Patterns of genetic diversity in populations of two bat species (Sturnira ludovici and Artibeus toltecus) in Cusuco National Park, Honduras
University of Sussex UK, Salisbury University USA
29 Sept 2008
18 Dec 2008
18 Apr 2009
genetic diversity, bat, cloud forest, conservation, habitat disturbance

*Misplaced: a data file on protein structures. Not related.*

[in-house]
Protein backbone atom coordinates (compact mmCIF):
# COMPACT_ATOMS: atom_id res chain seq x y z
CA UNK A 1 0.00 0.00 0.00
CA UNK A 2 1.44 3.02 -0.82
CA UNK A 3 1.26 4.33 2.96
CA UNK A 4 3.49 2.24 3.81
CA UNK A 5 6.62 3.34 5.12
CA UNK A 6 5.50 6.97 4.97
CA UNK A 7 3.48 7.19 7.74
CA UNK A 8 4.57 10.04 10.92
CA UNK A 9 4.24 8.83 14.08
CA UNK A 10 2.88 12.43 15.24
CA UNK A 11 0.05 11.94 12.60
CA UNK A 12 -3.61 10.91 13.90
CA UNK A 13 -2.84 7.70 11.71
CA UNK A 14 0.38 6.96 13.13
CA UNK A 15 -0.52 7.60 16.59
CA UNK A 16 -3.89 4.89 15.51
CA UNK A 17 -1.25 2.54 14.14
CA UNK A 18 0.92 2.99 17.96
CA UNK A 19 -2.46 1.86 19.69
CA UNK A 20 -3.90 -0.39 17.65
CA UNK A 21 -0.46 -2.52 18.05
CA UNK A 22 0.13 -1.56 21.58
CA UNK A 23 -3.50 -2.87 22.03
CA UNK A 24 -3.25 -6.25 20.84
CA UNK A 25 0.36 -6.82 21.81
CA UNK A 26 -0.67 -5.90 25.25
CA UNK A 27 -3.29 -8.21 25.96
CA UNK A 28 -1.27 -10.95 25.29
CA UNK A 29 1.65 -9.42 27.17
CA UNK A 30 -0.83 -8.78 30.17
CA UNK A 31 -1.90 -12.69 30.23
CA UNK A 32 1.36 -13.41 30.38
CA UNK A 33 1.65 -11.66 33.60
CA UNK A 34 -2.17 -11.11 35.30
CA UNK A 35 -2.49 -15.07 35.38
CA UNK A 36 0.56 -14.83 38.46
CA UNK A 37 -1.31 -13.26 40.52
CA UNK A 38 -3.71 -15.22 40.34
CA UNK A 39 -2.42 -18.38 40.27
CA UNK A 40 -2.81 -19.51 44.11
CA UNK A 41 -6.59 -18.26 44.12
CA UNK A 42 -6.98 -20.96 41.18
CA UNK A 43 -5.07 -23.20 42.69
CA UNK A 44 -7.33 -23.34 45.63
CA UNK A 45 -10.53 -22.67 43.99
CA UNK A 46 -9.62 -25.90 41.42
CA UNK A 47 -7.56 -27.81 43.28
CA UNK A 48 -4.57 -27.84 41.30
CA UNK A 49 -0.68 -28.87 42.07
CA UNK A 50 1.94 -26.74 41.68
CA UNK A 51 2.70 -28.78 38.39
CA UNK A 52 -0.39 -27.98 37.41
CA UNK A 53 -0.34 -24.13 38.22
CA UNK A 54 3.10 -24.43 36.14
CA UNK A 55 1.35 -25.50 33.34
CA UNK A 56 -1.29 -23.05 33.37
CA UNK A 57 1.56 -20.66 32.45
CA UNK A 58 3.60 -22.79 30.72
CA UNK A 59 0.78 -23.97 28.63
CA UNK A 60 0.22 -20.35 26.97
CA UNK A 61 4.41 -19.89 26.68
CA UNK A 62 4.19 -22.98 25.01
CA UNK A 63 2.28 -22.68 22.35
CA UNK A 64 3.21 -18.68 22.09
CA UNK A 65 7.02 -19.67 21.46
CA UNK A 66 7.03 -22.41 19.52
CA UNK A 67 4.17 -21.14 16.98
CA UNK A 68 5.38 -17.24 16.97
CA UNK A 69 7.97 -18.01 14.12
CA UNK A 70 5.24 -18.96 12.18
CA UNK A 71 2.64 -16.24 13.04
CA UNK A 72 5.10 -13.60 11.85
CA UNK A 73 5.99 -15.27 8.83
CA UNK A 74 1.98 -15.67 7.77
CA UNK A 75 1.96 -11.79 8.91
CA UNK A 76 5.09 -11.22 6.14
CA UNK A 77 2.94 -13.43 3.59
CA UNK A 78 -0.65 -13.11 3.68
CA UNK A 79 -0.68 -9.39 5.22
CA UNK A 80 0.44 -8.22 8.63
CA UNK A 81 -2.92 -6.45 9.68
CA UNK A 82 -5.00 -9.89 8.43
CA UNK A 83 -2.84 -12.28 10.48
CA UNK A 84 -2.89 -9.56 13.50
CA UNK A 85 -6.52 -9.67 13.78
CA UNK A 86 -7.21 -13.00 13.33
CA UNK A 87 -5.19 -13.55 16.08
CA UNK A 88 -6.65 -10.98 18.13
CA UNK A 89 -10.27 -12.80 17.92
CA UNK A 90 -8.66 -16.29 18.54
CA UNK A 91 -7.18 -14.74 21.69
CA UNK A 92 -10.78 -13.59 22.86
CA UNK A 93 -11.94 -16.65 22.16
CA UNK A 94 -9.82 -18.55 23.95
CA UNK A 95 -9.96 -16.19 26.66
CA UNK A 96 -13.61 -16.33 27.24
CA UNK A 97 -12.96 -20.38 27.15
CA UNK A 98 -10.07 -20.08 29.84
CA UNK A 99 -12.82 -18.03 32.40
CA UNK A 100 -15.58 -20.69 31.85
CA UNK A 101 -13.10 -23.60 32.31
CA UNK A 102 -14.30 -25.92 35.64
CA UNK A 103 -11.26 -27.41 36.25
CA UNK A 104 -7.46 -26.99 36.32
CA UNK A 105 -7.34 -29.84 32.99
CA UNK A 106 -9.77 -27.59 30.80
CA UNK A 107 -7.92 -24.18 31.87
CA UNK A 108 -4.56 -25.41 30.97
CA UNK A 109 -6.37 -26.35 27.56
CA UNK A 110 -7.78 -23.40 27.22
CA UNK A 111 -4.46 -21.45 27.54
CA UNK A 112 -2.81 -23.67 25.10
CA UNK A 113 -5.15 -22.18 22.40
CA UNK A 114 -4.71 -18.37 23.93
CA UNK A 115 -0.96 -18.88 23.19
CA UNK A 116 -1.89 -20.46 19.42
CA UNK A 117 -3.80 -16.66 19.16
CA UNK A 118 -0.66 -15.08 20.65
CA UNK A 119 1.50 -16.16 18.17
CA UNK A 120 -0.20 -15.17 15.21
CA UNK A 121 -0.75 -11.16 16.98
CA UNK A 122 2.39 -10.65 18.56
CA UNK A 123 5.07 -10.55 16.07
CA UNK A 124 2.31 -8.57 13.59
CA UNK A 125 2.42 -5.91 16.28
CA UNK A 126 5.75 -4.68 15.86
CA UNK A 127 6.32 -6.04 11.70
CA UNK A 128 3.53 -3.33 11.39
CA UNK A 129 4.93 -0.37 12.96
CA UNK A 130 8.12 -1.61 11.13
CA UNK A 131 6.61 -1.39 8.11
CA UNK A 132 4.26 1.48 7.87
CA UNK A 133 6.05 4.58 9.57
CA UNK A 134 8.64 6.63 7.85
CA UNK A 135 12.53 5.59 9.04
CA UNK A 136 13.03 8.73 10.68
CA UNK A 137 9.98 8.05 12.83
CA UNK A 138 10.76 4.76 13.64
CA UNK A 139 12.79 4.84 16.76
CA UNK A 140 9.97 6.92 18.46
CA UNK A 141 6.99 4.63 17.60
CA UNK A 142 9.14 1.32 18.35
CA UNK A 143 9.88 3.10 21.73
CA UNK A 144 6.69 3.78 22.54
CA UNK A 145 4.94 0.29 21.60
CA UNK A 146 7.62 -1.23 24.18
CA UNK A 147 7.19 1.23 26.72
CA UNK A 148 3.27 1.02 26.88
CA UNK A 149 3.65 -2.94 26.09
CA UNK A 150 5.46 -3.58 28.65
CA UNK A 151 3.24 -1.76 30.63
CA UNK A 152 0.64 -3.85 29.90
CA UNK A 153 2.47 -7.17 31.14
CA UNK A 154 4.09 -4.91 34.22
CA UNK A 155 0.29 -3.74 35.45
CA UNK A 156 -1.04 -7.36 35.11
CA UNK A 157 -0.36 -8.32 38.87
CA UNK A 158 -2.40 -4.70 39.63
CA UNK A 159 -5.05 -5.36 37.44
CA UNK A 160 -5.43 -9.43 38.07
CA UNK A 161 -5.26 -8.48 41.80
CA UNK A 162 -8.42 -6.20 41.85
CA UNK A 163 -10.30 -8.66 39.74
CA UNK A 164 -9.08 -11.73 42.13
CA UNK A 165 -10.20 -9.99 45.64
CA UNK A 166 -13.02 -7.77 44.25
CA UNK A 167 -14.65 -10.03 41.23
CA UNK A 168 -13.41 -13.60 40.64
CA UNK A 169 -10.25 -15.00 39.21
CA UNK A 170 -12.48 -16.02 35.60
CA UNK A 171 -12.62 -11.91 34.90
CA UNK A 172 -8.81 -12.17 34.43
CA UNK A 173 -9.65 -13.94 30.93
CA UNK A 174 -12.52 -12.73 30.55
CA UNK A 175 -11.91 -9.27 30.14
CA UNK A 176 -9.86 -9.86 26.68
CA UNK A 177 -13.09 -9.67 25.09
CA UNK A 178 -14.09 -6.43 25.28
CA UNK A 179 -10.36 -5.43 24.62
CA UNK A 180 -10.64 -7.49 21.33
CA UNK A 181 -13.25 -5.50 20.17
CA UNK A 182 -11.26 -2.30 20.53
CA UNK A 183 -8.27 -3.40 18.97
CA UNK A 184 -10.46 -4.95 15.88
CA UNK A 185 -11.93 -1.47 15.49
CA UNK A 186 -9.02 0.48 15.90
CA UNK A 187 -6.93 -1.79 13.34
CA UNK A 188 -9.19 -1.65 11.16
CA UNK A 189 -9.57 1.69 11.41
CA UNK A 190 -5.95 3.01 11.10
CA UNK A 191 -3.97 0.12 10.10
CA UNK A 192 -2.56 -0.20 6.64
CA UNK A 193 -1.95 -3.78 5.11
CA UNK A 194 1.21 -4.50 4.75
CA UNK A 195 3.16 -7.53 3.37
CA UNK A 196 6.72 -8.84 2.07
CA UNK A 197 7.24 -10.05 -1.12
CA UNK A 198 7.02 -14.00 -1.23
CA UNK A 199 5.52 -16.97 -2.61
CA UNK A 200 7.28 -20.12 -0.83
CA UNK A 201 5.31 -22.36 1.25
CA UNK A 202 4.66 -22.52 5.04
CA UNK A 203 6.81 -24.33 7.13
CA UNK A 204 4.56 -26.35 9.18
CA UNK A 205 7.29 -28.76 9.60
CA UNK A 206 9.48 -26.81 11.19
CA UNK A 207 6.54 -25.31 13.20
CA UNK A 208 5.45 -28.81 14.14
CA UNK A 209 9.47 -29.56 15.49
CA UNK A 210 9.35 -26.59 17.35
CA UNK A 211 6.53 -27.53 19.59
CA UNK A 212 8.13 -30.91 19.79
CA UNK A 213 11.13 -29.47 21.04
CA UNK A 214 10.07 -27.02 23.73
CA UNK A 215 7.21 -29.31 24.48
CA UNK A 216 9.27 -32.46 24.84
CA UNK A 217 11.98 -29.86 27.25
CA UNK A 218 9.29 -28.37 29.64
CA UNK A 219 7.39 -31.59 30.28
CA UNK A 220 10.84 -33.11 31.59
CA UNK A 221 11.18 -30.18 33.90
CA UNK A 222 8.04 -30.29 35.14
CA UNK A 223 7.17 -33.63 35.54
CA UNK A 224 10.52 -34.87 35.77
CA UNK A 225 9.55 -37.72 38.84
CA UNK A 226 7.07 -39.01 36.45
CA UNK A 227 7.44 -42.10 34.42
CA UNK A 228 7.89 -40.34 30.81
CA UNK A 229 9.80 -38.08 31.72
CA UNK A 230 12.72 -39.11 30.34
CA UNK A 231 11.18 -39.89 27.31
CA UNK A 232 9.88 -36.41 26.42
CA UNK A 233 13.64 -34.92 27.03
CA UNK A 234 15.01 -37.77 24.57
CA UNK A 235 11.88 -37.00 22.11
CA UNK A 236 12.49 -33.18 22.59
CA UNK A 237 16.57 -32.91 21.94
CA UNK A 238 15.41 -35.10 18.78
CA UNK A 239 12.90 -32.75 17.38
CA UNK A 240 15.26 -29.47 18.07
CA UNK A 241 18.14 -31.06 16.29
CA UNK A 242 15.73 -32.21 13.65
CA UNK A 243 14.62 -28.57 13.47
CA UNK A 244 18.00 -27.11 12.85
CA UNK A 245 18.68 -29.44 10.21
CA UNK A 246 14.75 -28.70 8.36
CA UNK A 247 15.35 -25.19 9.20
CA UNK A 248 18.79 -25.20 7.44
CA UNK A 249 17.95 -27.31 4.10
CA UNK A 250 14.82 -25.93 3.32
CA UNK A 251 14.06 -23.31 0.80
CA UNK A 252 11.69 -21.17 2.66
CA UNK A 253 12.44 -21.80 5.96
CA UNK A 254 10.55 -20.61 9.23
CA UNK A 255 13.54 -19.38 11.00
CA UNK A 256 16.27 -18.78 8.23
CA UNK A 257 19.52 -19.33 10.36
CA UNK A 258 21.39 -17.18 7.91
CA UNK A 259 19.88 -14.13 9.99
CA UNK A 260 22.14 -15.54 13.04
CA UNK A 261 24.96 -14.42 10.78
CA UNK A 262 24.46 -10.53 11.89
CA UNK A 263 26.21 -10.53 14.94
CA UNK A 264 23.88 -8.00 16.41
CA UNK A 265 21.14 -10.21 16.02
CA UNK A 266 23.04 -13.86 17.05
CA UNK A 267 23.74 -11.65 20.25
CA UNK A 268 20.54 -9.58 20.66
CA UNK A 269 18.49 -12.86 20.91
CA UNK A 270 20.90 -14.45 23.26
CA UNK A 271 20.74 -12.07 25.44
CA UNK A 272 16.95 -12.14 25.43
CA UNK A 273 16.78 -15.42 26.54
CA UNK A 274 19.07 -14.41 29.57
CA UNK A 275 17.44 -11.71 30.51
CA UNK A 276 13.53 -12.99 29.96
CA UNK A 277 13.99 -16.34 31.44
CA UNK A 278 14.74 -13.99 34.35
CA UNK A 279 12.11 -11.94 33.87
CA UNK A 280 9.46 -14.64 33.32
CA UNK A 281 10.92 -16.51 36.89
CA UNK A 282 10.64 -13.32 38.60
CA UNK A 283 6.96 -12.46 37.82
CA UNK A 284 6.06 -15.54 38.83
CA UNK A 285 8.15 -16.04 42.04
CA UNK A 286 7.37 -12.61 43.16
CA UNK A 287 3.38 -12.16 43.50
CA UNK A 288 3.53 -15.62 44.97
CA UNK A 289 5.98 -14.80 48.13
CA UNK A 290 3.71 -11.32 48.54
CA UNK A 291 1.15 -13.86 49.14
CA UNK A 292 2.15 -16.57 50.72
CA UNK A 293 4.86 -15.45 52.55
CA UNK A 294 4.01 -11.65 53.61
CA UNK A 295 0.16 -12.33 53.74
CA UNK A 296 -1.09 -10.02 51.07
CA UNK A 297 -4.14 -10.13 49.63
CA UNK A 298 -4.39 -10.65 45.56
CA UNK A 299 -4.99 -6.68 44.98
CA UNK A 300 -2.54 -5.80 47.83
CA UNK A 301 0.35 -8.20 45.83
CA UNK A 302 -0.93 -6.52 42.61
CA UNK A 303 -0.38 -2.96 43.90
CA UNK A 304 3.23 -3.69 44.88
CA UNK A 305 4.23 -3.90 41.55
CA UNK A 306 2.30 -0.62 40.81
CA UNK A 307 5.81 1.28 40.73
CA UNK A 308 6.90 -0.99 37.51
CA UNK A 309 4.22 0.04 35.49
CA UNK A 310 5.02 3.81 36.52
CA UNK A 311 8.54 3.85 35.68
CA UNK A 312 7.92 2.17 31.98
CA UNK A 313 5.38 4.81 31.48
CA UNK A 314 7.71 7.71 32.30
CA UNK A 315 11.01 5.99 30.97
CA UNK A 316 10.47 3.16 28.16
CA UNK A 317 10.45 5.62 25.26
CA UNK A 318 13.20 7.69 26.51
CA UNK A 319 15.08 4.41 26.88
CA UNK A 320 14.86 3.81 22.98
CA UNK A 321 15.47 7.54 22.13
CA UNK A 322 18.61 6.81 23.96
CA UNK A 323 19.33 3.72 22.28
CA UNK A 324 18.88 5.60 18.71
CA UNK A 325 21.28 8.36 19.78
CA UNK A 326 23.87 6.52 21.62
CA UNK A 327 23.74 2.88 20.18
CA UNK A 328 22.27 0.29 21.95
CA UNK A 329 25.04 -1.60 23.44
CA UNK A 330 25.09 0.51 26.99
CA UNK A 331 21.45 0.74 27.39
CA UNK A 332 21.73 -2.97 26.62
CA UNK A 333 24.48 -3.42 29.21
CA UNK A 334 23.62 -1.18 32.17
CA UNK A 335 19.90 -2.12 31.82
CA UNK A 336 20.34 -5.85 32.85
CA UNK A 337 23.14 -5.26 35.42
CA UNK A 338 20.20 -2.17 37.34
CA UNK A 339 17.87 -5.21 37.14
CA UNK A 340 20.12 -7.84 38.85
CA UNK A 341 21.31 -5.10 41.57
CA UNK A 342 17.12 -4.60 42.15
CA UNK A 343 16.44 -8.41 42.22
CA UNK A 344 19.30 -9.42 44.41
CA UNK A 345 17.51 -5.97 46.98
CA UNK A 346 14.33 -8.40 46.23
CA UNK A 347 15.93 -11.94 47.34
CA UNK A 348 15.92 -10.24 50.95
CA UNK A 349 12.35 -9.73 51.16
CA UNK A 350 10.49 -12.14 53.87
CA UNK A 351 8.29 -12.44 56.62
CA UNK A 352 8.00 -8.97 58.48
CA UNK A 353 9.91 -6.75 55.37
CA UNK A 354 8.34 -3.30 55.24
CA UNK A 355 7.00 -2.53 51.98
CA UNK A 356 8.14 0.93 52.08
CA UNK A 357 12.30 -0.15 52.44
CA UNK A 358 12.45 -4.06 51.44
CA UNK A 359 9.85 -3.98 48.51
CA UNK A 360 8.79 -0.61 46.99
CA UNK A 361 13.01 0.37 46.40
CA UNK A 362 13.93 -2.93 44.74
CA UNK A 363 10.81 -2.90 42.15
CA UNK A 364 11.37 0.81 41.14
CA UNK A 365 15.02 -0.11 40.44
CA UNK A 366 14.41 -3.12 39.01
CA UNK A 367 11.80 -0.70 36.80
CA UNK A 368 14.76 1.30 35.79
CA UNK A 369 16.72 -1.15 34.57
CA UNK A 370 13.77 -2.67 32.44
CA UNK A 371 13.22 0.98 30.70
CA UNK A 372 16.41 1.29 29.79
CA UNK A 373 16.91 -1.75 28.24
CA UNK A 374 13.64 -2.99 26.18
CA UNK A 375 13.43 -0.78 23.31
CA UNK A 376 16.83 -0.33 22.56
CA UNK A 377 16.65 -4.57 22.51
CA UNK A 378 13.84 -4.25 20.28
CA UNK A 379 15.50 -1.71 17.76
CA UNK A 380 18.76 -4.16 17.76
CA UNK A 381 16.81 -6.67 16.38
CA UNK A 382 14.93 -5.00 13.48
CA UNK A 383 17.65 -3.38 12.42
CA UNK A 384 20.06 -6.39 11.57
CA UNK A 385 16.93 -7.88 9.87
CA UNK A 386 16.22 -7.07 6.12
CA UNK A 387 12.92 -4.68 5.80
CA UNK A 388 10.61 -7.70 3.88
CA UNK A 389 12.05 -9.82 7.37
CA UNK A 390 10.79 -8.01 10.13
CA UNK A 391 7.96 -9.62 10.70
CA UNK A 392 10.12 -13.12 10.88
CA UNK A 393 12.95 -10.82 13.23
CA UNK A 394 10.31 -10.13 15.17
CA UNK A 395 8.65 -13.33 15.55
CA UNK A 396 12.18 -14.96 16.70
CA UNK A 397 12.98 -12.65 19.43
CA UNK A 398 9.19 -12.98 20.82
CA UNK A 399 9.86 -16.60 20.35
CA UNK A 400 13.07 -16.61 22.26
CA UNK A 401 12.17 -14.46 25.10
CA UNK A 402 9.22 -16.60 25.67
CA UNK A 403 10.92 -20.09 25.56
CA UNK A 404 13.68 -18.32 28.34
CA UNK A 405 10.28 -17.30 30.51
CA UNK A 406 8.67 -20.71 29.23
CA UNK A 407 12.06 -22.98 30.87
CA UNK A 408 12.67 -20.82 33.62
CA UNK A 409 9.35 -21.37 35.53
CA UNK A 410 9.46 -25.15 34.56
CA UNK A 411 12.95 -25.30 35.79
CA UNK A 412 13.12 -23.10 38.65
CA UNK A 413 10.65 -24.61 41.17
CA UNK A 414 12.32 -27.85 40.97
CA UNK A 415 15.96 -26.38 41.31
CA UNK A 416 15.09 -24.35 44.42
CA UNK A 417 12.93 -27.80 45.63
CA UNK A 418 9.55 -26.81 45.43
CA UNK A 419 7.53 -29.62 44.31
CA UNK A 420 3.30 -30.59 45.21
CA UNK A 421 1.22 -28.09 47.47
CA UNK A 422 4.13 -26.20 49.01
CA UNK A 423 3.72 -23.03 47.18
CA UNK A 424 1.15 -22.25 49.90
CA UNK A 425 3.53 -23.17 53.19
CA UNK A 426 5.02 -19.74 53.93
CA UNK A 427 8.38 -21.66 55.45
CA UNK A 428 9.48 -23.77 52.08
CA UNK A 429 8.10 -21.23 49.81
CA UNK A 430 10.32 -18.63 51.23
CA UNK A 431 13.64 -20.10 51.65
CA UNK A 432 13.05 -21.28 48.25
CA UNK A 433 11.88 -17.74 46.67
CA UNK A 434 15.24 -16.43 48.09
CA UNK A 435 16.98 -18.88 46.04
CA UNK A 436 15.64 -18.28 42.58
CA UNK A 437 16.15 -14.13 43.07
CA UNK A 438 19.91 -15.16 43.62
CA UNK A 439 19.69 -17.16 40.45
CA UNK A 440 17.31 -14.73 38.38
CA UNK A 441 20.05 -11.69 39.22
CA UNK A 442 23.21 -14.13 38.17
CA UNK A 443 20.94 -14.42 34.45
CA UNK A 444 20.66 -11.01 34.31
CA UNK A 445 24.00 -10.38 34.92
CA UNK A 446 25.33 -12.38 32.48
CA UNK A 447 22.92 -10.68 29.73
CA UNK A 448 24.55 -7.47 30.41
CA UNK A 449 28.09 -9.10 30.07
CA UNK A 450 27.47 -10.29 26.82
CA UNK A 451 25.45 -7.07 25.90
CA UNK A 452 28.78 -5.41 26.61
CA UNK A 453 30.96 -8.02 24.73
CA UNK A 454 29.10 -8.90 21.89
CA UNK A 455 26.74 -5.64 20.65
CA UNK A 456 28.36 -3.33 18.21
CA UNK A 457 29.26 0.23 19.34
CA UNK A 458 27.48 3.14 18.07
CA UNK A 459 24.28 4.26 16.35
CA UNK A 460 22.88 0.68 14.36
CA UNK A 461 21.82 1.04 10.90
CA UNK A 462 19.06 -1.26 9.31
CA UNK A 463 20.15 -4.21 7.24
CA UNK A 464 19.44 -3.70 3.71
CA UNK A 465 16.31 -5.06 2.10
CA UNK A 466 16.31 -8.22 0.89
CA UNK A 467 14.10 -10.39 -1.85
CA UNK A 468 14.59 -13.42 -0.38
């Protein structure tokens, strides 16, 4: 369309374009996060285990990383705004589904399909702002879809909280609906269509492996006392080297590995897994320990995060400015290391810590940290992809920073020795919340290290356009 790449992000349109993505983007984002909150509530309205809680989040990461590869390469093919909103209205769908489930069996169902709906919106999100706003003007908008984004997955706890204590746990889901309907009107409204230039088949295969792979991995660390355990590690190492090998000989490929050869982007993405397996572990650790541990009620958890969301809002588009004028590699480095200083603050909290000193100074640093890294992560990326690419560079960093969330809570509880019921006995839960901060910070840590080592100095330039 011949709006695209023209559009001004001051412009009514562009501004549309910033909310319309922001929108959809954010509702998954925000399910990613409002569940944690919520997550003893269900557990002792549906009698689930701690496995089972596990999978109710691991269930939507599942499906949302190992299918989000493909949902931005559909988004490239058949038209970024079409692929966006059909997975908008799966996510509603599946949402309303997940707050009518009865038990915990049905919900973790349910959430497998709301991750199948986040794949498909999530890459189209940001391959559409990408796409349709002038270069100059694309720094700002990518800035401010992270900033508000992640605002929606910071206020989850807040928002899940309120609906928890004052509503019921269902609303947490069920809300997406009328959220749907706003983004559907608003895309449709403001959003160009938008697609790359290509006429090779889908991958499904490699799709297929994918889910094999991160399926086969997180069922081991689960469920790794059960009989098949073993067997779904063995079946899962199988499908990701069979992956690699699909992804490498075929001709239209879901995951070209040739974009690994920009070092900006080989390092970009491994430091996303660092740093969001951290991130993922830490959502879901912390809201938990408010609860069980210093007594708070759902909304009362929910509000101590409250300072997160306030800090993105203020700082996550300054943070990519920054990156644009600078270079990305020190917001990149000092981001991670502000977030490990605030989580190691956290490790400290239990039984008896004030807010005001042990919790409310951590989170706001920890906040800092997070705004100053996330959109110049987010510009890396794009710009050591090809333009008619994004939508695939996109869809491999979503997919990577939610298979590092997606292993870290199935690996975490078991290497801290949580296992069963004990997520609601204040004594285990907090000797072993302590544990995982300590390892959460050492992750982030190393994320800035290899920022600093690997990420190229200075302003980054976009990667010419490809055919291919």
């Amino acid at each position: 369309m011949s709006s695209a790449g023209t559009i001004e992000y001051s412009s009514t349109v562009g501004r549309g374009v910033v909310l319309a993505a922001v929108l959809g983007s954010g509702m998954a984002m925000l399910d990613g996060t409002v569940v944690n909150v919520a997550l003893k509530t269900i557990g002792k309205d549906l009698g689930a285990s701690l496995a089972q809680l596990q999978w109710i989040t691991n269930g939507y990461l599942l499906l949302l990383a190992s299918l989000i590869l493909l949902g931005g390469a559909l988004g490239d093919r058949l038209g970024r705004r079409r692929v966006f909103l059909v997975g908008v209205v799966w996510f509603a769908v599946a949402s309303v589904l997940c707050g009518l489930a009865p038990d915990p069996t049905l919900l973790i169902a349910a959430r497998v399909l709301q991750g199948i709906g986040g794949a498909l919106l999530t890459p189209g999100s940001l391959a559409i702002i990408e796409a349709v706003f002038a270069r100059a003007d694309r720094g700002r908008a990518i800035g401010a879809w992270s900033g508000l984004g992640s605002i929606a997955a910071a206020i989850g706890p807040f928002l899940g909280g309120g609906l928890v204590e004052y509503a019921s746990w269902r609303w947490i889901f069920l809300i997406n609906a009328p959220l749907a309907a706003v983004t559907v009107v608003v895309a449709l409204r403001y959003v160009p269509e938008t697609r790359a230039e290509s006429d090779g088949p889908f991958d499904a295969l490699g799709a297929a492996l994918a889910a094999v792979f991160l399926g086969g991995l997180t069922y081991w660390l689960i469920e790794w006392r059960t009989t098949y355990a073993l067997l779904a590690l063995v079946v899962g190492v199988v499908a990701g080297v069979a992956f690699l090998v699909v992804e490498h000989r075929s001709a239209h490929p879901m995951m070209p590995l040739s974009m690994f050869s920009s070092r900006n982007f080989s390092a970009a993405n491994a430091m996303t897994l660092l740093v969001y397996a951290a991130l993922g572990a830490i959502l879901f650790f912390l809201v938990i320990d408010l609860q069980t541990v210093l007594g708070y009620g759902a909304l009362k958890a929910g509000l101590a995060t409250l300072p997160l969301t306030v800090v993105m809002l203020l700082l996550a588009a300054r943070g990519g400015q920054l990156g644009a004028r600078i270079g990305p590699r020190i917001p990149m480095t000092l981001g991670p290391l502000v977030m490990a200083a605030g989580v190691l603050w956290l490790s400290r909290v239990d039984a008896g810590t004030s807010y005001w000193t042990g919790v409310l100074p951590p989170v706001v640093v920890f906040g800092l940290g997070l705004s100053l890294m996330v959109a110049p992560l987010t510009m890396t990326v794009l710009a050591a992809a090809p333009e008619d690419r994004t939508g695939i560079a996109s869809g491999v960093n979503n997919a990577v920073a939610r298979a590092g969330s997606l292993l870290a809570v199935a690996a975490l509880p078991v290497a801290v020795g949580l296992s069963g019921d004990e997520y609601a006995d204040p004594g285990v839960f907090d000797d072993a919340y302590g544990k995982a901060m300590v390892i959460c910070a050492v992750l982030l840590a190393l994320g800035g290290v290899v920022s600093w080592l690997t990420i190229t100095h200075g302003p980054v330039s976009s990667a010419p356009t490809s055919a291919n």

Habitat loss, disturbance and fragmentation are thought to be major threats to many species, particularly those in habitats that are already rare. In this study, we examined whether habitat disturbance, primarily due to the cultivation of coffee, has had a major impact on populations of two species of bats in a Honduran cloud forest, using genetic diversity as a measure of population health. Bats were selected as the study species because they play a major role in seed dispersal within the tropics. I compared the genetic diversity of two frugivorous bat species, Sturnira ludovici and Artibeus toltecus, between two localities within Cusuco National Park; a buffer zone in which some human activity, including coffee plantations, is allowed, and the core zone in which no disturbance is permitted. Genetic diversity was assessed using intersimple sequence repeats, a technique similar to random amplification of polymorphic DNA (RAPD). I also measured various habitat variables including foliage height diversity (FHD), fruit availability, canopy cover, aspect of slope and angle of slope in the two sites. I found that FHD and fruit availability differed significantly between the two localities, with the buffer zone having higher values for both. Despite these differences in habitat, we found no significant differences in the level of genetic diversity between the two locations for either bat species. This may be because effective population sizes of the bats do not differ significantly between the sites, because of a lag between disturbance and population decline or because migration is sufficiently frequent to homogenize allele frequencies between the localities.